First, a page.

The journey to autonomous vehicles is not about building trucks that can travel from L.A. to New York under autonomous controls, Laier says. He sees them making more sense in confined settings like harbors and logistics centers.
“I think we have two countries in the world where it will come first – that’s the U.S. and China,” he adds.
In U.S., the interest comes through the business case and the shortage of drivers. In China, the targets are set by the state.
“On electronics, there’s a specific challenge at the moment because the demand for electronic bits and pieces is extremely high at the moment.”– Peter Laier, Knorr-Bremse
Advances for future trucks are not limited to the steering and braking, of course. Global markets are placing an increasing focus on e-mobility, whether it comes in the form of a battery-electric vehicle or hydrogen fuel cells.
In Europe, the interest is largely driven by emissions-related regulations. The European Commission wants to reduce greenhouse gas emissions by 55% as of 2030, when compared to 1990 levels.
In North America, the strongest push to electric trucks has been more regional in nature. Every new truck sold in California will need to be a zero-emission vehicle as early as 2045, and the shift from diesel to zero-emission offerings is to begin in 2024.
“That’s ambitious, and I want to see how hard they hold that line,” Hawthorne says of the timelines, referring to some of the underlying challenges that still need to be addressed.
One California fleet recently noted that just five of its 125 depots had access to the infrastructure needed to charge electric trucks, he notes, referring as well to sagging and aging powerlines that contributed to recent wildfires.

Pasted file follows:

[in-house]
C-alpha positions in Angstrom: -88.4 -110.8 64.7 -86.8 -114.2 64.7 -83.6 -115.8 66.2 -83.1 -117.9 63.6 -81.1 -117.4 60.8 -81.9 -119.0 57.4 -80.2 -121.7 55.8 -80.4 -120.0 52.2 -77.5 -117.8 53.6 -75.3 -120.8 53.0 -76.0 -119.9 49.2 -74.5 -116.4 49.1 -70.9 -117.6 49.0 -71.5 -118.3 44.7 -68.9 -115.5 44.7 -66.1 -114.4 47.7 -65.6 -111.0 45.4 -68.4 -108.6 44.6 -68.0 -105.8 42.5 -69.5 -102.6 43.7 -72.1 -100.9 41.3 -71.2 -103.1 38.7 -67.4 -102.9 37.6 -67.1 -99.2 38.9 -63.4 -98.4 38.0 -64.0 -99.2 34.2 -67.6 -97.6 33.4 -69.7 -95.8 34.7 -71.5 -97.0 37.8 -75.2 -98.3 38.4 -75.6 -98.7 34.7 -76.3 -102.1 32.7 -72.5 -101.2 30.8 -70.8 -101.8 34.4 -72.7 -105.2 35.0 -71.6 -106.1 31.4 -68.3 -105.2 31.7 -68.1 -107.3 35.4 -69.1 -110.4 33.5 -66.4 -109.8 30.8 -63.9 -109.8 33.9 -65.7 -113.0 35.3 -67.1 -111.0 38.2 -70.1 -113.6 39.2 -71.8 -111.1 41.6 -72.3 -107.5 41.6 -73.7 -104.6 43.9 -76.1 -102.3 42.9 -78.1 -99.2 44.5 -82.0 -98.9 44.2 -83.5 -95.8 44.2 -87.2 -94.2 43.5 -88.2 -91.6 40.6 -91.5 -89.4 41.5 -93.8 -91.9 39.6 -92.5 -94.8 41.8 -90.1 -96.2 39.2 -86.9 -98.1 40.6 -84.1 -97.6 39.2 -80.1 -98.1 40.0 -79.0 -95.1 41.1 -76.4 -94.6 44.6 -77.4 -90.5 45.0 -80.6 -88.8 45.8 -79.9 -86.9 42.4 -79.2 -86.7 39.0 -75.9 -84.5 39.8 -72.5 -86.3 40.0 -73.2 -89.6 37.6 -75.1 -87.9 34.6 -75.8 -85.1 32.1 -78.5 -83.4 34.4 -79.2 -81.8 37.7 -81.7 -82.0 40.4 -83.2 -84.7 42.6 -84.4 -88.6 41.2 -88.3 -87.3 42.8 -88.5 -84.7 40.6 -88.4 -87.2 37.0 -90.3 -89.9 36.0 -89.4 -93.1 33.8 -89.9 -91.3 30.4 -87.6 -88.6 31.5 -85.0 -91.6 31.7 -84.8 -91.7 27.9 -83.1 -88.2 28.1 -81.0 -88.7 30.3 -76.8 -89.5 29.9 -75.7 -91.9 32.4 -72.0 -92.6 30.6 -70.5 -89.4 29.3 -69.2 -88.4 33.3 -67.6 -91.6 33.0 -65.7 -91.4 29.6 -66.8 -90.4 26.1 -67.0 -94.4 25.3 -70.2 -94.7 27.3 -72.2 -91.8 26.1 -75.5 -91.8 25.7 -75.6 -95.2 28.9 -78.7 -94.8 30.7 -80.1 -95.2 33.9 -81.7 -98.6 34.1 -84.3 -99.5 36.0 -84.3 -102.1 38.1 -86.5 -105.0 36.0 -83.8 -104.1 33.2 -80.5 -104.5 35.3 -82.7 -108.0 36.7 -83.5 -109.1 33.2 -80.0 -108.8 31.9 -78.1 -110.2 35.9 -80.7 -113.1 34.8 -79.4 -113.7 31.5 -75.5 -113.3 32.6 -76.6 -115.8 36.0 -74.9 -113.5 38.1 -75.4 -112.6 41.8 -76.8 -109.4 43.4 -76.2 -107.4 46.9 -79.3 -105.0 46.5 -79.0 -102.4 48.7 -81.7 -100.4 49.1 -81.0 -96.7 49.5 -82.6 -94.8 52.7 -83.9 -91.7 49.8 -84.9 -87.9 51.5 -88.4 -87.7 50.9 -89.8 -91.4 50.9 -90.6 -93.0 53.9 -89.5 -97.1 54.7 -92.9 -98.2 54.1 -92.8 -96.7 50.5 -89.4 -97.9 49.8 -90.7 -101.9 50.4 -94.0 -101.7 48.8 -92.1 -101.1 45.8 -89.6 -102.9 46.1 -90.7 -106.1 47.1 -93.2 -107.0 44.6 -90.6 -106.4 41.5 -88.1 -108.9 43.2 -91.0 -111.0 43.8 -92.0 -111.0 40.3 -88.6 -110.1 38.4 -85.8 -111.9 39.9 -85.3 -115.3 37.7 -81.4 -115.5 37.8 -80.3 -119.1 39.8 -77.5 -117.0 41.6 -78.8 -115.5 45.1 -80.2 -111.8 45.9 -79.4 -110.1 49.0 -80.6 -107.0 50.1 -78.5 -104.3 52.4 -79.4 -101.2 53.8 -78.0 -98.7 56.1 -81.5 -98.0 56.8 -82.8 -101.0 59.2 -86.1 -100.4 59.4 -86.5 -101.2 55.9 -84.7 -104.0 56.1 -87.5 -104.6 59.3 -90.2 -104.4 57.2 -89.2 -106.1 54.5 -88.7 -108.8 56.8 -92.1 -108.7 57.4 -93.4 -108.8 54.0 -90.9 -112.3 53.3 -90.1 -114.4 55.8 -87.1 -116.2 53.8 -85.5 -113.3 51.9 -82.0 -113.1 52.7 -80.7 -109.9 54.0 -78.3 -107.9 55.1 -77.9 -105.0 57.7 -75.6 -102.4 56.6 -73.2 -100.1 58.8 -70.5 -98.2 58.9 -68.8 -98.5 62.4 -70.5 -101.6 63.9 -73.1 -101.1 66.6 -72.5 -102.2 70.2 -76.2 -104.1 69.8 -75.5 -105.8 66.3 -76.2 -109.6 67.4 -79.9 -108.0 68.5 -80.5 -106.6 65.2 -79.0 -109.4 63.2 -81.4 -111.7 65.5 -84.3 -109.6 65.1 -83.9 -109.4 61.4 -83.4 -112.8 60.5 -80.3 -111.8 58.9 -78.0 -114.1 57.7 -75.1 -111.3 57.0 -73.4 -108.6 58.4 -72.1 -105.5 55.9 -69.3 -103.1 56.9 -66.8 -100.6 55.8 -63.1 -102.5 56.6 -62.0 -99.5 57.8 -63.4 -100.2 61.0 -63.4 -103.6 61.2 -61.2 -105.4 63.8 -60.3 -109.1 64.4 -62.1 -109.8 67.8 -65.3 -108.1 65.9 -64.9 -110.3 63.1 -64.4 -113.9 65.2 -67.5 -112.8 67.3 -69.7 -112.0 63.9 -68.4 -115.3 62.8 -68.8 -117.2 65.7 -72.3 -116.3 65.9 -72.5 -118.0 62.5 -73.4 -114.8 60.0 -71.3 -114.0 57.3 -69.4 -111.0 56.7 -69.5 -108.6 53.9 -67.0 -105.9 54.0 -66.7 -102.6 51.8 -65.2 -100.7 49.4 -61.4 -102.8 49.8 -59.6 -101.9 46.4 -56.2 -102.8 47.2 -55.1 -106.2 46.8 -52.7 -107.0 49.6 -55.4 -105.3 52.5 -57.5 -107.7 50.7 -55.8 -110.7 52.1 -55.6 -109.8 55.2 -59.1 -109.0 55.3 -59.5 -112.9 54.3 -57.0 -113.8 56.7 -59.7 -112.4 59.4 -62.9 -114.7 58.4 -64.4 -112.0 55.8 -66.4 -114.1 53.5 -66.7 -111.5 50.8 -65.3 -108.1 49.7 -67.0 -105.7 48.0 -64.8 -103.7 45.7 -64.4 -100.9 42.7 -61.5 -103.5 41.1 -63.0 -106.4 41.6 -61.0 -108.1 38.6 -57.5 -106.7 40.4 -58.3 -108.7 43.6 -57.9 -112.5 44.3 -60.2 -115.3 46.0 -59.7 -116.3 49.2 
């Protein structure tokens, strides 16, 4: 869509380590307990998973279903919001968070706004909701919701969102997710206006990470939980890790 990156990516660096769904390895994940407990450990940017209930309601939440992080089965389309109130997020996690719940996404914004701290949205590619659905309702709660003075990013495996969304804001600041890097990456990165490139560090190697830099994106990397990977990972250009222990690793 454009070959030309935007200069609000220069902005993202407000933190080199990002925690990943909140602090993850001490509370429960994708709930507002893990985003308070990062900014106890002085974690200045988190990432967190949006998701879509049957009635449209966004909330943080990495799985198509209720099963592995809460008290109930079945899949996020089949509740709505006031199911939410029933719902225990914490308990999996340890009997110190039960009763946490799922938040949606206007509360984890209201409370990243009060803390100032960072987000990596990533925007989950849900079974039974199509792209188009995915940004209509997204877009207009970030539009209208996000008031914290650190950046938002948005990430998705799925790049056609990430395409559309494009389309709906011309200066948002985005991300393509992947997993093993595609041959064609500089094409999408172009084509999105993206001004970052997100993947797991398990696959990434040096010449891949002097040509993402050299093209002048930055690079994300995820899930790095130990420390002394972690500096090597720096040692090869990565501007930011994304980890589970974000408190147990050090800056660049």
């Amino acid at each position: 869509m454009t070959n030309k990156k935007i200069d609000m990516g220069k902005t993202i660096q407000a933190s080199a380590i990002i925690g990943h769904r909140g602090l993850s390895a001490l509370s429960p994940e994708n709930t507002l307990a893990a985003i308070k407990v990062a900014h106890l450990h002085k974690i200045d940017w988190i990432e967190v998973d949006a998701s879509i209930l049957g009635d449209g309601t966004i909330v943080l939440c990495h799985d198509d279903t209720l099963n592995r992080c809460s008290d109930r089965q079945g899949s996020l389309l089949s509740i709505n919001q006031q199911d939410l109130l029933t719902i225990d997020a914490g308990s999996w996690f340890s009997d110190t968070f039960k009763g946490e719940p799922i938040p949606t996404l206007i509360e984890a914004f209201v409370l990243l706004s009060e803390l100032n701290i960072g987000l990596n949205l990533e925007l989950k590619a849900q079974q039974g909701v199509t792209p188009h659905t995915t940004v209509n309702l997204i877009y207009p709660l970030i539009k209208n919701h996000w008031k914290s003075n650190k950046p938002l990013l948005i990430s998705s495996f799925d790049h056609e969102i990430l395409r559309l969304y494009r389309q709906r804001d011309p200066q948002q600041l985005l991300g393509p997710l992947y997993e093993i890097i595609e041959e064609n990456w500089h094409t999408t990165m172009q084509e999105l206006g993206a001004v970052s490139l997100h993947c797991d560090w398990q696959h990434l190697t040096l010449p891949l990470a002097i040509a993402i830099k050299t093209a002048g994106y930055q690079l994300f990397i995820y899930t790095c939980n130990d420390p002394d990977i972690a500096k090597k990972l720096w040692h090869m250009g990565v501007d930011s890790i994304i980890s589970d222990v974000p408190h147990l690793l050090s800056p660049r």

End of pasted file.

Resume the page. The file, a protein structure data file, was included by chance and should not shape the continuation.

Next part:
“You just can’t get access to the electricity.”
But there’s no question that it will play a part in their future. Knorr-Bremse’s eCubator development arm was established specifically to adapt products for e-mobility needs, but also to identify growth opportunities in the field.
Laier says he expects a mixture of powertrains to come, with manufacturers offering a combination of highly efficient diesel engines, battery-electric systems, or hydrogen fuel cells depending on the application.
The business cases vary from one operation to the next, but some are undeniably closer to electrification options than others.
“You don’t have to do it because you’re a good steward of the earth. You do it because it’s good business,” Hawthorne says, referring to package delivery trucks.
Decisions will even need to be anchored in brakes, he says, referring to other questions that need to be answered. Will they be driven electrically, or rely on compressed air?
It isn’t the only way the brakes themselves continue to evolve. North America continues to lag behind the European adoption of disc brakes, but they’re still becoming more popular on this side of the Atlantic.
The main barrier for disc brakes is the customer experience, Hawthorne says. “There’s a familiarity with drums. It’s a historically understood product.” Disc brakes cost more than drums as well.
But there’s no denying the benefits. Discs aren’t prone to fading like drum brakes. The servicing is easier, too, Laier says.
It explains why adoption rates exceeded expectations last year and this year.
Knorr-Bremse’s corporate strategies are supporting growth in this area as well. A wheel end manufacturing facility in Kentucky is being expanded to meet the higher demand.
There’s no stopping the journey to the future, even if that future involves new and better ways of stopping.